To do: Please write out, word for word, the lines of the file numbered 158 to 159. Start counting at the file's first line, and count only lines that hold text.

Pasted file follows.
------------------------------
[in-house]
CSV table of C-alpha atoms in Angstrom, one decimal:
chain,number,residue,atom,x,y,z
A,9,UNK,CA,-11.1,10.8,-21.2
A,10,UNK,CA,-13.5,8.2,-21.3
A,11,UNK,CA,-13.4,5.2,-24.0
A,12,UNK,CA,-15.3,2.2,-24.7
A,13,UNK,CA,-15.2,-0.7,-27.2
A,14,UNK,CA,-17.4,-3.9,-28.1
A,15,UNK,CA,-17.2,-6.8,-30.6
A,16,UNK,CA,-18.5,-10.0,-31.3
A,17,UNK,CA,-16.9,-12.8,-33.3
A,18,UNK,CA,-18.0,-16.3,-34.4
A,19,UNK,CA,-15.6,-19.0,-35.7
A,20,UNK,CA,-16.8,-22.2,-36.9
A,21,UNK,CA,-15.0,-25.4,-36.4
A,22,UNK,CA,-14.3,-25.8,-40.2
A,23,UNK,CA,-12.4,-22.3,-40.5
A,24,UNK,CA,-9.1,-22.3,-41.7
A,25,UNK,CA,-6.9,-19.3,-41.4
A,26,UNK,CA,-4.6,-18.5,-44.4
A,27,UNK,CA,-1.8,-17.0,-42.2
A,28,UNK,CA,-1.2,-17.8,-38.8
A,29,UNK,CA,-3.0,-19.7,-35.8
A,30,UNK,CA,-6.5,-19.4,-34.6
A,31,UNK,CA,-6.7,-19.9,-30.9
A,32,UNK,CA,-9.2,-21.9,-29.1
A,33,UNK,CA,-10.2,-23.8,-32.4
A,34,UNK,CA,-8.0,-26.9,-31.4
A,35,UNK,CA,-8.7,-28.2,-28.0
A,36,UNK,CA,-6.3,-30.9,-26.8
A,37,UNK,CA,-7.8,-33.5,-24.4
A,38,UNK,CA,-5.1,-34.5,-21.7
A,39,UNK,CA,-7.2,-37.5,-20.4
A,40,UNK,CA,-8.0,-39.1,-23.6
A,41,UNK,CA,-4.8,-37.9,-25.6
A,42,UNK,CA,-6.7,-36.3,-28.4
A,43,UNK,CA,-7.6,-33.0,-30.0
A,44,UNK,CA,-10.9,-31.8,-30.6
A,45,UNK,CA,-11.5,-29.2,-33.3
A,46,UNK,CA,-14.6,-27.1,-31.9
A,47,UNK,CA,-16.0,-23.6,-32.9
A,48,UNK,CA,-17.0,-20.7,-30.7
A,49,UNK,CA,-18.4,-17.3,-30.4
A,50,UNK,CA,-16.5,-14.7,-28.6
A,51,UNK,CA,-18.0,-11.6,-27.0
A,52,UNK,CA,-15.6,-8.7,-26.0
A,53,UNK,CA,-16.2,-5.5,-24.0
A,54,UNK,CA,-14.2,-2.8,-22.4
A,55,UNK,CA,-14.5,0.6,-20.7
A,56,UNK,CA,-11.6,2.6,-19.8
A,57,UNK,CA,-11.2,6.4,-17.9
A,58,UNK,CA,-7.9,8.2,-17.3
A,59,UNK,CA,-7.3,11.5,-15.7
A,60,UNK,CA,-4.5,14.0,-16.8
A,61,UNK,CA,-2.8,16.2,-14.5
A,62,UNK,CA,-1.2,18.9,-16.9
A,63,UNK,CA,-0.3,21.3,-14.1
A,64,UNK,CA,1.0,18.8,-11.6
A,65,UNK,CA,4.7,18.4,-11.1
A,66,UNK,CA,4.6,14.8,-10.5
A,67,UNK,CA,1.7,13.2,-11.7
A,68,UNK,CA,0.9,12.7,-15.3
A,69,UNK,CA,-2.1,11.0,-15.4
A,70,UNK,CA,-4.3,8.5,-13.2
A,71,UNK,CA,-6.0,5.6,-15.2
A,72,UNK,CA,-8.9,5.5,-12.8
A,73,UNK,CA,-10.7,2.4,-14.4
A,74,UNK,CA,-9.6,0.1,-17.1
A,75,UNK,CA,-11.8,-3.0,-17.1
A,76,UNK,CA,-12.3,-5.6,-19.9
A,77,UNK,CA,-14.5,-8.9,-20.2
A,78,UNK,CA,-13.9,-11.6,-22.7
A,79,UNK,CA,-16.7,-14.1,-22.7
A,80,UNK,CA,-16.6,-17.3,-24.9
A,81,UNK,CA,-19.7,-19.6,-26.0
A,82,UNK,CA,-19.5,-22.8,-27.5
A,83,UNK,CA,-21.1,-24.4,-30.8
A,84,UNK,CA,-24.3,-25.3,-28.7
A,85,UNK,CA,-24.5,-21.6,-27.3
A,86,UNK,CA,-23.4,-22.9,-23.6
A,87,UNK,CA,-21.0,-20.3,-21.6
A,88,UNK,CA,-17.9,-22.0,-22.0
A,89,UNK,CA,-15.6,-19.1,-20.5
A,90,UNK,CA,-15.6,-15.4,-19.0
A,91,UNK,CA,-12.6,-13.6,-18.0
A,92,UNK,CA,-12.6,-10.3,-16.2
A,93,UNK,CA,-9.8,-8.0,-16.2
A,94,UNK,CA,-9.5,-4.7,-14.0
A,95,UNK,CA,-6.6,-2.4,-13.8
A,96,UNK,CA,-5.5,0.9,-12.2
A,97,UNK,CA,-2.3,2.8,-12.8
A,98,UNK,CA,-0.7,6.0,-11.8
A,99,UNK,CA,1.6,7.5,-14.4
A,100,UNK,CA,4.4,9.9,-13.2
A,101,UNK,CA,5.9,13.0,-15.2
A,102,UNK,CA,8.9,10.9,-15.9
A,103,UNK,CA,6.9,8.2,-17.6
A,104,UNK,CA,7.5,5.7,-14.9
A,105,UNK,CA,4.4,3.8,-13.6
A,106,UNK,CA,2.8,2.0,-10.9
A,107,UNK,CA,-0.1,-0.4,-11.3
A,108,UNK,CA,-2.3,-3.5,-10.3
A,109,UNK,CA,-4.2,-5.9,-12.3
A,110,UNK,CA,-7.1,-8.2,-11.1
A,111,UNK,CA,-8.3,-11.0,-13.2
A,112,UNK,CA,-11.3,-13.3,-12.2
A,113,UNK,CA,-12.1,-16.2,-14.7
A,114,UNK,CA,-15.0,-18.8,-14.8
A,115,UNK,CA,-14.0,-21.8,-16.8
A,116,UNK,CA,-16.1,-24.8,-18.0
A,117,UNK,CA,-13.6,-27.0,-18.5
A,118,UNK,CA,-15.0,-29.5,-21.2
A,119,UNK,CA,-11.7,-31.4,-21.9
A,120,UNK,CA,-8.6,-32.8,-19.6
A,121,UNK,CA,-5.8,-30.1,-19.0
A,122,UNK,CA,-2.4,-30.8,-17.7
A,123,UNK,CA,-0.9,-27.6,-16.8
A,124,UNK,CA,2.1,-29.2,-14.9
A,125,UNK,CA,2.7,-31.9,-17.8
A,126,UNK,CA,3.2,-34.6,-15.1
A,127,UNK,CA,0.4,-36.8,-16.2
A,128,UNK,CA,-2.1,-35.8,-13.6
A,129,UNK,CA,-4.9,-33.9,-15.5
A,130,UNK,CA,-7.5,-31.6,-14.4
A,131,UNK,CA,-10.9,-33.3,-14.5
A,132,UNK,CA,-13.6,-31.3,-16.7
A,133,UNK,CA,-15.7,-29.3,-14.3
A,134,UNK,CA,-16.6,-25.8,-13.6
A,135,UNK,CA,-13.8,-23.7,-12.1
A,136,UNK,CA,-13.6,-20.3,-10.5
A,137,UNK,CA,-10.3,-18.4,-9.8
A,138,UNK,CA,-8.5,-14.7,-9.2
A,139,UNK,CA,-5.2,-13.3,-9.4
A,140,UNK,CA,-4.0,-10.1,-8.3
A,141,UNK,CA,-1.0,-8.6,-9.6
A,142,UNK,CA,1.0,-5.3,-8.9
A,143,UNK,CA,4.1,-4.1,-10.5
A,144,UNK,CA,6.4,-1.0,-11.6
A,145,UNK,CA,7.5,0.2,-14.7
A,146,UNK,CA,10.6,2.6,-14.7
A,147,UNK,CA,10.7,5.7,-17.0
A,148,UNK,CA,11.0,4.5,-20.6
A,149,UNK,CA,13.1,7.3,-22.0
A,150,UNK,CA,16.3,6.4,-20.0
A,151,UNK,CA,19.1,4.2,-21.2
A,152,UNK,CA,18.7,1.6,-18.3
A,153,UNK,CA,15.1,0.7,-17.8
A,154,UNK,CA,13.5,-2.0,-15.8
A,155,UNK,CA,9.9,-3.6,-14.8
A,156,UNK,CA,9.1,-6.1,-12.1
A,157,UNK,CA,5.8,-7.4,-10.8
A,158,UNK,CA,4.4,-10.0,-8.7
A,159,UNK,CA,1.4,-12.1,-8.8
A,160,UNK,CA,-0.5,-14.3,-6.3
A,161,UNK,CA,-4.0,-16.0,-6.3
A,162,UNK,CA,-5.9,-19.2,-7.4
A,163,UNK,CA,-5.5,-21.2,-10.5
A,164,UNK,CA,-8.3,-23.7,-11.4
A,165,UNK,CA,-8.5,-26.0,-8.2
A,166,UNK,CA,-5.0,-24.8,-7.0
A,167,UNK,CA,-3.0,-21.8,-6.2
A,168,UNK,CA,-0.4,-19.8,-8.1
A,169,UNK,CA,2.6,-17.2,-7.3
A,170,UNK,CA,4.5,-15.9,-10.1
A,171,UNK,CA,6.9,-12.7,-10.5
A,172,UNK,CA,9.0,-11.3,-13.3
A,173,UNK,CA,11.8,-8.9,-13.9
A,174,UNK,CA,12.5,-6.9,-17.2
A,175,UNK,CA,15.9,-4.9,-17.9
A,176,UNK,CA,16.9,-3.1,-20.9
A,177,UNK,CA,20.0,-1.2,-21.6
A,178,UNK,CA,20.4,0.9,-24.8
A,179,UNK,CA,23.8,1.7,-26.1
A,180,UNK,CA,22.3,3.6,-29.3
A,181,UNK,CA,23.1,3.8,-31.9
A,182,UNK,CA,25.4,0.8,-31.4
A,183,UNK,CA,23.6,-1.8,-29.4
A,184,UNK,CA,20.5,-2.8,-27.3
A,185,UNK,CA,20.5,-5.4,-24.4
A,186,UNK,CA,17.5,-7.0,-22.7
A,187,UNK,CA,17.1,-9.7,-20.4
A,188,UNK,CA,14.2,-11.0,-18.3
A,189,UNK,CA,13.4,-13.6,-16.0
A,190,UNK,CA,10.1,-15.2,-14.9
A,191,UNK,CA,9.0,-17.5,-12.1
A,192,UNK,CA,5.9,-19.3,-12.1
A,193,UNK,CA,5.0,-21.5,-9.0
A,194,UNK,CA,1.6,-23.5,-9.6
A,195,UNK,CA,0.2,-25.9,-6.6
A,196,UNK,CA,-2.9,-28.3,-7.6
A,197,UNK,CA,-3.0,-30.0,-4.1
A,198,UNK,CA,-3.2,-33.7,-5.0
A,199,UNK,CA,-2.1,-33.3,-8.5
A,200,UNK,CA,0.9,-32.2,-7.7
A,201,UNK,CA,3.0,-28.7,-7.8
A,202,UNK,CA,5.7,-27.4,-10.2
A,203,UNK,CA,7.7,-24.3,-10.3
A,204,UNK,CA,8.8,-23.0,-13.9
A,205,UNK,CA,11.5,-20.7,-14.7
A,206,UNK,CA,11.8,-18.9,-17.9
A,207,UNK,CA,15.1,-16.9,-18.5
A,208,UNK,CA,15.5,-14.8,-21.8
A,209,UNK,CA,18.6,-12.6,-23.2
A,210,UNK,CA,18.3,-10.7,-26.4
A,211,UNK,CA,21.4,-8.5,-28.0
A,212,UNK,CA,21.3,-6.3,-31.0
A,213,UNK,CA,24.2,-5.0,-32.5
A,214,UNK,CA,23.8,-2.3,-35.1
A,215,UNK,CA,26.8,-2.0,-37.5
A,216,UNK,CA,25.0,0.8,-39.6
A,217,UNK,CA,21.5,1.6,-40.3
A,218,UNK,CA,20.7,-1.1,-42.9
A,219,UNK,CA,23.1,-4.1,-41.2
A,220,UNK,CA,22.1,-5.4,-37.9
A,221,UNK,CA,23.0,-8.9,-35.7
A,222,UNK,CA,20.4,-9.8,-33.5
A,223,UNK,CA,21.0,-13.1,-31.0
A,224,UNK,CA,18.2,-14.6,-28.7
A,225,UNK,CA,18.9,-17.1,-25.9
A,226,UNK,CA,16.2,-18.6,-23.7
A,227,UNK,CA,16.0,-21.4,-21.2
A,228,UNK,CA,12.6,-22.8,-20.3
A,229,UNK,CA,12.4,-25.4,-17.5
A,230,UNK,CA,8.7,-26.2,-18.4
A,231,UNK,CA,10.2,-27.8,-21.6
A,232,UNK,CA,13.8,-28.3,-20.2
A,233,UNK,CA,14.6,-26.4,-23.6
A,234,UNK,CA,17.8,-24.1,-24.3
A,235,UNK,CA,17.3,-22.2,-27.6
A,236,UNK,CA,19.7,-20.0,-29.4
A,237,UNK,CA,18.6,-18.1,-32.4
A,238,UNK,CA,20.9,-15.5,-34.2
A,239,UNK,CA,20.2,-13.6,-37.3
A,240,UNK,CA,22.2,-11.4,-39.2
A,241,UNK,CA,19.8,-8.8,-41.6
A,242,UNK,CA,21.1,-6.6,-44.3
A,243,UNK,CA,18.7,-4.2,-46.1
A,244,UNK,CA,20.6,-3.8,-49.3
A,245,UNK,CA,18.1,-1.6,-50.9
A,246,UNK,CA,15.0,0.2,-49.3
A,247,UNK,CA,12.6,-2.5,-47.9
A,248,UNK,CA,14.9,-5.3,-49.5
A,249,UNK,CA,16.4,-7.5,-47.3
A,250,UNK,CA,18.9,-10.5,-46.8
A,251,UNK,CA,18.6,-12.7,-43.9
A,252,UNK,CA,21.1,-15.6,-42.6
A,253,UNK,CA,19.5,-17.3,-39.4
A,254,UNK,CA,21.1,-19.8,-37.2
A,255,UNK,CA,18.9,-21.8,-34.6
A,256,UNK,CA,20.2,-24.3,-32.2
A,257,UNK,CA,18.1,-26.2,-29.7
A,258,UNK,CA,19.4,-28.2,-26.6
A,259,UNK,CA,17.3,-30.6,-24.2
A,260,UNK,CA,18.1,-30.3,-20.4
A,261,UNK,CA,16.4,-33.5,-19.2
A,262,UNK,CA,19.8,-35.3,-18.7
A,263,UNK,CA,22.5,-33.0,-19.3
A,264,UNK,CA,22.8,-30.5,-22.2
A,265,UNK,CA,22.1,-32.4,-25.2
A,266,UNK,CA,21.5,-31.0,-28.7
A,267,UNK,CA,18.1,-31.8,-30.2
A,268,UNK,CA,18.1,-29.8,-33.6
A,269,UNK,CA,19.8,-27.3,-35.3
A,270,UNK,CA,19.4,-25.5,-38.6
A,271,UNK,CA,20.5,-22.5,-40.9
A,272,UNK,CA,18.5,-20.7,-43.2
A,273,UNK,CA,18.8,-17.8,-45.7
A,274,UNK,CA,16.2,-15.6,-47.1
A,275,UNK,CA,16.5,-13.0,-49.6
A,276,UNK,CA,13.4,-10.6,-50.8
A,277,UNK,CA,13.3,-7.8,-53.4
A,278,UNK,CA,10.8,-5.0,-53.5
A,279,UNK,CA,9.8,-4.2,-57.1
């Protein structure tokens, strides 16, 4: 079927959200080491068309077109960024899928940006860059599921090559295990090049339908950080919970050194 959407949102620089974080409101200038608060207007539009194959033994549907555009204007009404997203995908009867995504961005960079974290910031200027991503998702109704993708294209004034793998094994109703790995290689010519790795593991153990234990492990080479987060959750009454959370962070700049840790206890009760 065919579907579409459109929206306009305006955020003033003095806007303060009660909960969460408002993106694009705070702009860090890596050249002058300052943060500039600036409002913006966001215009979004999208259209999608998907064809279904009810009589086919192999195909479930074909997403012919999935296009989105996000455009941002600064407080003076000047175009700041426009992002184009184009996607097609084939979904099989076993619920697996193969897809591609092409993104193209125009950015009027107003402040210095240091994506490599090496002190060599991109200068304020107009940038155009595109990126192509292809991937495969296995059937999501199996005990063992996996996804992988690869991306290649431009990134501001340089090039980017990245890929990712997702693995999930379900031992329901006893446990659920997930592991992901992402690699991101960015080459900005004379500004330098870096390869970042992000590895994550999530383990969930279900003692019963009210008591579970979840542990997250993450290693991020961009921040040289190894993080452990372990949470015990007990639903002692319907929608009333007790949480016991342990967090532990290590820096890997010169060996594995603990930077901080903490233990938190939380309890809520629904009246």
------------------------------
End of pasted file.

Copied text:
A,163,UNK,CA,-5.5,-21.2,-10.5
A,164,UNK,CA,-8.3,-23.7,-11.4